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Are Your Severe Gastrointestinal Symptoms Caused by Use of Benicar to Control Your Blood Pressure?

Severe intestinal pain is a side effect of the blood pressure drug BenicarWhile many medications taken to treat medical conditions come with side effects, often these adverse reactions are rare and do not seriously affect the majority of people taking the drug. Unfortunately, this has not been the case for over ten million patients using the prescription drug Benicar to manage their high blood pressure. Benicar has been found to cause a number of gastrointestinal side effects, including sprue-like enteropathy, a very serious medical problem that can result in patients being hospitalized for long periods of time and becoming in danger of literally starving to death.

How Benicar Works

Benicar is manufactured by Daiichi Sankyo to treat high blood pressure and was approved by the U.S. Food and Drug Administration (FDA) in 2002. Since then, it has become one of the most popular drugs to treat high blood pressure and hypertension. There are a number of Benicar drugs sold by Daiichi Sankyo containing olmesartan medoxmil, including Benicar HTC, Azor, and Tribenzor.

Benicar works as an angiotensin-receptor blocker. The receptor is a hormone that causes the blood vessels to constrict, causing high blood pressure. Benicar reduces blood pressure and hypertension by blocking the angiotensin receptor and allowing the blood vessels to relax and widen.

Unfortunately, all of the types of Benicar medications have been linked to development of sprue-like enteropathy. There are other less popular angiotensin-receptor blocker drugs on the market, but only Benicar is known to cause this serious gastrointestinal disorder.

What Is the Association Between Sprue-Like Enteropathy and Benicar?

Sprue-like enteropathy is a disease that causes severe gastrointestinal symptoms and prevents the patient’s intestinal systems from properly absorbing nutrients from foods. The link between sprue-like enteropathy and Benicar first reported by the Mayo Clinic. In 2012, the Mayo Clinic published a study identifying 22 people who took Benicar and had intestinal problems that were first diagnosed as celiac disease, an immune disorder that makes the body sensitive to gluten. However, these patients’ symptoms did not improve when they went on a gluten-free diet, and they did not have any tissue transglutaminase in their blood—a key sign used to diagnose celiac disease. All 22 people stopped having symptoms and gained weight after they stopped taking Benicar. The study determined that Benicar was directly linked to the development of sprue-like enteropathy.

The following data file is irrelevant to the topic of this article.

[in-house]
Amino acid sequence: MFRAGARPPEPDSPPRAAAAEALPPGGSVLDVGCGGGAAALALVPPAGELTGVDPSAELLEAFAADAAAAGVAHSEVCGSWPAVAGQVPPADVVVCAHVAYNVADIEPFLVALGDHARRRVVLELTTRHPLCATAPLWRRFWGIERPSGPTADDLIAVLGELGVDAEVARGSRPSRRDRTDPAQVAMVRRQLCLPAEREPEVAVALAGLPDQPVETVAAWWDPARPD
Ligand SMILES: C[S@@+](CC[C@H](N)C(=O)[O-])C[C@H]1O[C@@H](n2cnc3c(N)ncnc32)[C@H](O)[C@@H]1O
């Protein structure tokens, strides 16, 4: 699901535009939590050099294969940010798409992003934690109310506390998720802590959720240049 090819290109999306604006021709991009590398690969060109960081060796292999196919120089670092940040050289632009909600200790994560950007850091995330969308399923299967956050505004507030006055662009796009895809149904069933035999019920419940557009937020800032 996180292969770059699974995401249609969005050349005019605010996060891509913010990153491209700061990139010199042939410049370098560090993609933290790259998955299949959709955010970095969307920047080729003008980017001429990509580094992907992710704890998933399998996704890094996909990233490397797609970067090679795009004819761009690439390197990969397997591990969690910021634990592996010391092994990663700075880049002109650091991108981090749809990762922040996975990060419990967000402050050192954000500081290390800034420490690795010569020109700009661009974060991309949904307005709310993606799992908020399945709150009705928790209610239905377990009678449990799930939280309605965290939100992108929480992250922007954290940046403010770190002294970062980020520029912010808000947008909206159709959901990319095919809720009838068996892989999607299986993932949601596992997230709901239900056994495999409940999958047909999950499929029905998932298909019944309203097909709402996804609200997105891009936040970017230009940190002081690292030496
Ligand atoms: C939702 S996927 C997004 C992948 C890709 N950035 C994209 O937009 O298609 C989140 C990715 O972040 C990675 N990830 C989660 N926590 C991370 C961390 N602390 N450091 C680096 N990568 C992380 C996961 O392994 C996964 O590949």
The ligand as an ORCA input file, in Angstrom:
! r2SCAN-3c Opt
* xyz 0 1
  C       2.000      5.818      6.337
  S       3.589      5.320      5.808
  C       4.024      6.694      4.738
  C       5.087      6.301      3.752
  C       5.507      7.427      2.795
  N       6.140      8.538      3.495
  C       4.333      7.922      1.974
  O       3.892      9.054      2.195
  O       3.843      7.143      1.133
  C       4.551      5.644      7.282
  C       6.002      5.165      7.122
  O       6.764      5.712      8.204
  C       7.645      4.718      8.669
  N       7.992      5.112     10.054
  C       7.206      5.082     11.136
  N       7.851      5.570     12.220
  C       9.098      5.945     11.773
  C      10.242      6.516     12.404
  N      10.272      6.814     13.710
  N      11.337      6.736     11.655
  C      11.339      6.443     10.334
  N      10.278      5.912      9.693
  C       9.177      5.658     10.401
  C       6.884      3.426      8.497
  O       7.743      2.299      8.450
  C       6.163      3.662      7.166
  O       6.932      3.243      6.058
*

In July 2013, the FDA approved a warning label change to Benicar to advise patients of the risk that taking Benicar could cause them to develop sprue-like enteropathy.

What Are the Symptoms of Sprue-Like Enteropathy?

Patients taking Benicar may not experience the symptoms of sprue-like enteropathy until months or years after starting use of the drug. Symptoms of this disorder include:

  • Losing a substantial amount of weight
  • Becoming malnourished
  • Becoming dehydrated
  • Experiencing abdominal pain
  • Becoming fatigued
  • Having severe and chronic diarrhea
  • Becoming nauseous
  • Developing anemia
  • Developing an electrolyte imbalance

Often sprue-like enteropathy is misdiagnosed as celiac disease. This results in patients receiving treatments that do nothing to reduce their symptoms, and they can live on a gluten-free diet for years without any relief. Often they are hospitalized repeatedly before their condition is properly diagnosed.

The symptoms of sprue-like enteropathy usually go away when the person stops taking Benicar. However, some patients who have experienced long-term symptoms of this disease before it is properly diagnosed have developed permanent intestinal damage. One condition is villous atrophy, which causes the lining of the intestine to lose its texture and makes it difficult for the person to absorb nutrients. One patient who is suing over Benicar injuries was hospitalized for over 100 days and alleges that the permanent damage from the Benicar-induced sprue-like enteropathy has forced him to use a feeding tube.

What Should You Do If You Suspect You Developed Sprue-Like Enteropathy From Taking Benicar?

Since the Mayo Clinic study and FDA warning on Benicar labels, patients taking Benicar who developed sprue-like enteropathy have begun filing lawsuits against Daiichi Sankyo. These lawsuits allege that the company did not adequately study the potential side effects of this drug and failed to adequately warn consumers of the dangers of taking Benicar. These patients claim that they would not have taken this drug if they had known of these serious gastrointestinal problems they could suffer with.

If you have suffered with the symptoms of sprue-like enteropathy, you may have a claim for compensation for your medical bills, lost wages, and pain and suffering. These cases are complicated, and the experienced legal team at Wayne Wright LLP can help you fight to obtain the compensation you deserve. Call our office today at 800-237-3334 to schedule a free case evaluation to learn about your legal options.